Don’t assume the shoes inside a box are new just because a salesman brings them from the storeroom. Take a good look at the shoes before you try them on. Especially look at the bottom: If the shoes have been returned, you can easily see signs of wear and tear on the sole. A returned shoe isn’t necessarily one you shouldn’t buy; just make sure the shoes are comfortable and have nothing wrong with them. Sometimes you can ask for a discount if the wear is noticeable.

It’s a shoe-in! Shoe care tips

To maintain your shoes so they last and look great for as long as possible, follow these suggestions:

Shine them. Shining shoes not only improves their appearance but protects them as well. It doesn’t have to be an onerous chore: Just keep some polish and a few rags near where you watch TV. Waxes and liquid polish add gloss to a shoe but don’t offer as much protection as creams and paste, which penetrate and moisturize the leather. So if you’re out in bad weather, you scuff your shoe, or you just notice that they’re looking dull, break out the polish.

Have them resoled and repaired when necessary. The soles and heels get more wear and tear than the uppers. Having your shoes resoled when they’re worn down is great way to extend the life of your shoes, as long as the uppers are in good shape. And even if the uppers need a little fixing too, a reputable shoe repair place should be able to make them as good as new.

Have your favorite shoes (the ones you wear all the time because you love them) professionally cleaned and maintained at the end of the season, before you store them away for next year. (Don’t bother doing this with trendy shoes that you aren’t going to wear again next year.)

Shoe psych 101

Most women have a strong attraction to shoes. Some of the cutest pictures my mother has of me show me strutting around the house in her high heels. Wearing high heels signifies coming of age. Another attraction to shoes is that, in any shopping expedition, you can almost always find a pair of shoes that fits. Many women get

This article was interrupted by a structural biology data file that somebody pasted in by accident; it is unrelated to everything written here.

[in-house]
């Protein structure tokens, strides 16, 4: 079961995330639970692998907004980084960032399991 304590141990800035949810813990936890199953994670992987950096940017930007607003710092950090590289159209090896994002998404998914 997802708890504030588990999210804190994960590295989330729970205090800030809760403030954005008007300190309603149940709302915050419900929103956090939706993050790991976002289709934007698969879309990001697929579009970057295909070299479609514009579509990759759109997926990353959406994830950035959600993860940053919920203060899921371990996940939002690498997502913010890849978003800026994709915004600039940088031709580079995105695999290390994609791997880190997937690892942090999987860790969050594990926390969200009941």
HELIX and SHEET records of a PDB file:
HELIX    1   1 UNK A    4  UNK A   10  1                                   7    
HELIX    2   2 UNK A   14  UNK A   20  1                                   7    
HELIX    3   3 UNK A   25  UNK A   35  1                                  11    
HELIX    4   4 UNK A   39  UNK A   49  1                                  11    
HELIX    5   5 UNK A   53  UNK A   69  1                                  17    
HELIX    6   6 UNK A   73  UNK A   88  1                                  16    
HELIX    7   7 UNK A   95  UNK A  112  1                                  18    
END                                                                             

frustrated when shopping for clothing because finding something that looks perfect is often difficult. But because body type doesn’t necessarily determine what type of shoe looks good on you, two very differently shaped women can buy the same pair and both feel like a million bucks.

Shoe Styles

Certain styles of shoes are appropriate for certain situations. A pump, for example, is appropriate for the office. A flip-flop is appropriate for the beach. Knowing what style works where narrows your choices when shopping for that certain occasion.

Pumps

Pumps, a variety of which are shown in Figure 16-2, are shoes that cover the toe box, have anywhere from a low to high heel, and are usually slipped on without any fastening. They’re accepted as the traditional business shoe for women. Pumps can range from conservative, basic, low-heel, black leather, and nondescript to high heel, pointy toe, and sexy in any range of fabrics and colors.

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Figure 16-2: From left: Classic black pump, peep-toe pump, kitten heel pump.

Current pump styles change with the trends. Straps across the top of the foot turn a simple pump into a Mary Jane pump. Another variation is the T-strap pump, in which a circle of leather surrounds your ankle and a strap descends down toward the toe box of the shoe. A peep-toe pump has the toe area cut out to expose the tips of your toes.

Mules

Take the back off your pumps and what have you got? A mule (see Figure 16-3). You can wear mules when you go shopping, when you go to work, or when you head out for the night. The key is the shoe. Mules come in a variety of styles, from pumps to sandals. (Any backless shoe is considered a mule.)

Don’t wear pantyhose or tights with mules. Because a mule has no ankle sup- port, your foot will slip. Plus it looks ridiculous!